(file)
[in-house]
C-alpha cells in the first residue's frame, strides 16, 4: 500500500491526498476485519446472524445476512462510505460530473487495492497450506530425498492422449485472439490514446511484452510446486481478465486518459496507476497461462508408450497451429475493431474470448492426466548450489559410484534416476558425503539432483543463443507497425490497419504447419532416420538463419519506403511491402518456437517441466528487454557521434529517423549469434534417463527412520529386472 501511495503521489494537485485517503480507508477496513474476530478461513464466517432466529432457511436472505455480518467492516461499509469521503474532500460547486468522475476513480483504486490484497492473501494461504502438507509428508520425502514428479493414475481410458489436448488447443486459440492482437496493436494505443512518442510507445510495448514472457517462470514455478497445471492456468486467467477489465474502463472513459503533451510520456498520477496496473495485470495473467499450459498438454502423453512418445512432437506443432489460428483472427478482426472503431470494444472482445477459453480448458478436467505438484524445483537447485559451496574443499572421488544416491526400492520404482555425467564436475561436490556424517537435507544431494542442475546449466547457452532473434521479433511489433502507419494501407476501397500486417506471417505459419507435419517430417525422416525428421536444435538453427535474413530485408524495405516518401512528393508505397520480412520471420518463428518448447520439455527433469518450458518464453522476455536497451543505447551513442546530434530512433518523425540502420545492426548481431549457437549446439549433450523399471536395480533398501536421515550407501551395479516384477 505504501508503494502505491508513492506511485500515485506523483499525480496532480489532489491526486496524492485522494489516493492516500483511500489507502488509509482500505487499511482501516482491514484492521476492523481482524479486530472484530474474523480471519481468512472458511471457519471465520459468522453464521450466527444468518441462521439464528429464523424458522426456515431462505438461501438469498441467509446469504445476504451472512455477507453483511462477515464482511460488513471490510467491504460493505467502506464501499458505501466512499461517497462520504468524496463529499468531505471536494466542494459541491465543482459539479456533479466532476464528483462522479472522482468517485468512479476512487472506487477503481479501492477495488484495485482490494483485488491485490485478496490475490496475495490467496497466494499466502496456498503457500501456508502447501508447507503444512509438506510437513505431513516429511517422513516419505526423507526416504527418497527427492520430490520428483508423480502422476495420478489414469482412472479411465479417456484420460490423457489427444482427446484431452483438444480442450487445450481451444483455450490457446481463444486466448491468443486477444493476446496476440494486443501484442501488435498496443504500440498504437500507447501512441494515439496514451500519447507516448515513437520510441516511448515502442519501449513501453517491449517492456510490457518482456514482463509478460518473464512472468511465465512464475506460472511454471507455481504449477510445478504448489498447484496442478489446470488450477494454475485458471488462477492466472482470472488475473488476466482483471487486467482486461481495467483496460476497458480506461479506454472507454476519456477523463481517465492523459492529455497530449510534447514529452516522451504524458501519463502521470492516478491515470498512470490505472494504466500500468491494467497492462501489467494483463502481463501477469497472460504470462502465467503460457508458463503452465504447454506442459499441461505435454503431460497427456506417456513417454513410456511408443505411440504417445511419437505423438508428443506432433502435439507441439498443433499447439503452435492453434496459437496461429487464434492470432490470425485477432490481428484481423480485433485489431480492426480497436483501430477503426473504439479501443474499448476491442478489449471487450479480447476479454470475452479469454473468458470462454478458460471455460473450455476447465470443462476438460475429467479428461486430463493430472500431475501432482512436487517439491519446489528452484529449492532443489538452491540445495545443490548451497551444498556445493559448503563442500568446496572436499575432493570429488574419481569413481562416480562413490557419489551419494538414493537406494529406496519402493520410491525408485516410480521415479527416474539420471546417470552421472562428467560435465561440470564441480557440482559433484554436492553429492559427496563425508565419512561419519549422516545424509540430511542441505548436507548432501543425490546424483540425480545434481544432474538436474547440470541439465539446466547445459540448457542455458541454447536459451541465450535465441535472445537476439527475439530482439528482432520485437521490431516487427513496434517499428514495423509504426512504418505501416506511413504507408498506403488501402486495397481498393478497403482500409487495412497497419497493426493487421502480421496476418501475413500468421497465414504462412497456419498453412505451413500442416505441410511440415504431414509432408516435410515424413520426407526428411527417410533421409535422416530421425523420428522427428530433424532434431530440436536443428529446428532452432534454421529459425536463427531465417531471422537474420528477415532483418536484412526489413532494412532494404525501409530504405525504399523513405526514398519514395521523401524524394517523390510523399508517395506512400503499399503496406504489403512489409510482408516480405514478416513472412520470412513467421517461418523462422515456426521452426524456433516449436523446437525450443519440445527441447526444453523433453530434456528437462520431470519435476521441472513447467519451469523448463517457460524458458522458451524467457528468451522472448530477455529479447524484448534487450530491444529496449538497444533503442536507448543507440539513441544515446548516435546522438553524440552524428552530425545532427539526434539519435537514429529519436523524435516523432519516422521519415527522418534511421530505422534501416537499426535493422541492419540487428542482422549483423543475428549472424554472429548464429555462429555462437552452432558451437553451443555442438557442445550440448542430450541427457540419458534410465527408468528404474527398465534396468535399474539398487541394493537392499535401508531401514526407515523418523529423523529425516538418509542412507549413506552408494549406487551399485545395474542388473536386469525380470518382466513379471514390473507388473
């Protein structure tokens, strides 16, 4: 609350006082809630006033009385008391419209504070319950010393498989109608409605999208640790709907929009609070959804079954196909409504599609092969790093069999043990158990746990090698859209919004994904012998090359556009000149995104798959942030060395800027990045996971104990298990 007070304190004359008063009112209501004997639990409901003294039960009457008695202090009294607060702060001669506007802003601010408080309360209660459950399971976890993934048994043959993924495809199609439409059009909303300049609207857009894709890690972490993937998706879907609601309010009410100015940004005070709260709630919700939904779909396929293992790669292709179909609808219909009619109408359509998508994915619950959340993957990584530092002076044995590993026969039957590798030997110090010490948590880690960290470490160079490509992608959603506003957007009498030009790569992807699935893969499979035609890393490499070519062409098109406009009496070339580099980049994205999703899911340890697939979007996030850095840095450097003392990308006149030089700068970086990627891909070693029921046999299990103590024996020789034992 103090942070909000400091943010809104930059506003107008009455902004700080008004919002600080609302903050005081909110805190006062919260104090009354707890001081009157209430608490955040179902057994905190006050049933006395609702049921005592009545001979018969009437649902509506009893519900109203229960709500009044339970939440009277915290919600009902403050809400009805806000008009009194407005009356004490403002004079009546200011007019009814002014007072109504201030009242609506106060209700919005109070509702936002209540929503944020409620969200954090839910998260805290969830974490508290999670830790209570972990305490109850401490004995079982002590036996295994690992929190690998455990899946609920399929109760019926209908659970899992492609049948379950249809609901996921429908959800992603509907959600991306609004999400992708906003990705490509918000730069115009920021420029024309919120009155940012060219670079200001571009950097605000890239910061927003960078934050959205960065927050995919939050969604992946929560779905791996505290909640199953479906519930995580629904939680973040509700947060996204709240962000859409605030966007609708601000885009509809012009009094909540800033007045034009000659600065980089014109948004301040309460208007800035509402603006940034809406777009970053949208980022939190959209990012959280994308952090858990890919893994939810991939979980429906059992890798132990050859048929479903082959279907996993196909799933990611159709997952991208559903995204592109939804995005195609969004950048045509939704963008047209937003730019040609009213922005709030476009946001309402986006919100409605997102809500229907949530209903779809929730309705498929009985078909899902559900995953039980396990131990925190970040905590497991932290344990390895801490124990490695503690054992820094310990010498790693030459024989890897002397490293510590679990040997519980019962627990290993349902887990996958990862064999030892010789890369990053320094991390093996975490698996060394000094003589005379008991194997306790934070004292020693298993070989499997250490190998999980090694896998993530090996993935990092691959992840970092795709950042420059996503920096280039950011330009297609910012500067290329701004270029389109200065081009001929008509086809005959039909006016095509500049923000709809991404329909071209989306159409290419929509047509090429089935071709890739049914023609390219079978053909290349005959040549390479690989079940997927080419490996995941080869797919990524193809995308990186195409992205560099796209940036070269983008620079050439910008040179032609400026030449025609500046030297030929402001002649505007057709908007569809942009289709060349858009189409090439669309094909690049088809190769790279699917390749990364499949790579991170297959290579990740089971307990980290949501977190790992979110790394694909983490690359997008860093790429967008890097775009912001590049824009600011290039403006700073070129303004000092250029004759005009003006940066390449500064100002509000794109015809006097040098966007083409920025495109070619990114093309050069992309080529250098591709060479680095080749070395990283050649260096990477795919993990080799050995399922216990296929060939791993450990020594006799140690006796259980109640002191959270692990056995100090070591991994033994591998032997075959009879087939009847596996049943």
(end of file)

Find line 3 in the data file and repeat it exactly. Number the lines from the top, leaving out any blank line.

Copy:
């Protein structure tokens, strides 16, 4: 609350006082809630006033009385008391419209504070319950010393498989109608409605999208640790709907929009609070959804079954196909409504599609092969790093069999043990158990746990090698859209919004994904012998090359556009000149995104798959942030060395800027990045996971104990298990 007070304190004359008063009112209501004997639990409901003294039960009457008695202090009294607060702060001669506007802003601010408080309360209660459950399971976890993934048994043959993924495809199609439409059009909303300049609207857009894709890690972490993937998706879907609601309010009410100015940004005070709260709630919700939904779909396929293992790669292709179909609808219909009619109408359509998508994915619950959340993957990584530092002076044995590993026969039957590798030997110090010490948590880690960290470490160079490509992608959603506003957007009498030009790569992807699935893969499979035609890393490499070519062409098109406009009496070339580099980049994205999703899911340890697939979007996030850095840095450097003392990308006149030089700068970086990627891909070693029921046999299990103590024996020789034992 103090942070909000400091943010809104930059506003107008009455902004700080008004919002600080609302903050005081909110805190006062919260104090009354707890001081009157209430608490955040179902057994905190006050049933006395609702049921005592009545001979018969009437649902509506009893519900109203229960709500009044339970939440009277915290919600009902403050809400009805806000008009009194407005009356004490403002004079009546200011007019009814002014007072109504201030009242609506106060209700919005109070509702936002209540929503944020409620969200954090839910998260805290969830974490508290999670830790209570972990305490109850401490004995079982002590036996295994690992929190690998455990899946609920399929109760019926209908659970899992492609049948379950249809609901996921429908959800992603509907959600991306609004999400992708906003990705490509918000730069115009920021420029024309919120009155940012060219670079200001571009950097605000890239910061927003960078934050959205960065927050995919939050969604992946929560779905791996505290909640199953479906519930995580629904939680973040509700947060996204709240962000859409605030966007609708601000885009509809012009009094909540800033007045034009000659600065980089014109948004301040309460208007800035509402603006940034809406777009970053949208980022939190959209990012959280994308952090858990890919893994939810991939979980429906059992890798132990050859048929479903082959279907996993196909799933990611159709997952991208559903995204592109939804995005195609969004950048045509939704963008047209937003730019040609009213922005709030476009946001309402986006919100409605997102809500229907949530209903779809929730309705498929009985078909899902559900995953039980396990131990925190970040905590497991932290344990390895801490124990490695503690054992820094310990010498790693030459024989890897002397490293510590679990040997519980019962627990290993349902887990996958990862064999030892010789890369990053320094991390093996975490698996060394000094003589005379008991194997306790934070004292020693298993070989499997250490190998999980090694896998993530090996993935990092691959992840970092795709950042420059996503920096280039950011330009297609910012500067290329701004270029389109200065081009001929008509086809005959039909006016095509500049923000709809991404329909071209989306159409290419929509047509090429089935071709890739049914023609390219079978053909290349005959040549390479690989079940997927080419490996995941080869797919990524193809995308990186195409992205560099796209940036070269983008620079050439910008040179032609400026030449025609500046030297030929402001002649505007057709908007569809942009289709060349858009189409090439669309094909690049088809190769790279699917390749990364499949790579991170297959290579990740089971307990980290949501977190790992979110790394694909983490690359997008860093790429967008890097775009912001590049824009600011290039403006700073070129303004000092250029004759005009003006940066390449500064100002509000794109015809006097040098966007083409920025495109070619990114093309050069992309080529250098591709060479680095080749070395990283050649260096990477795919993990080799050995399922216990296929060939791993450990020594006799140690006796259980109640002191959270692990056995100090070591991994033994591998032997075959009879087939009847596996049943």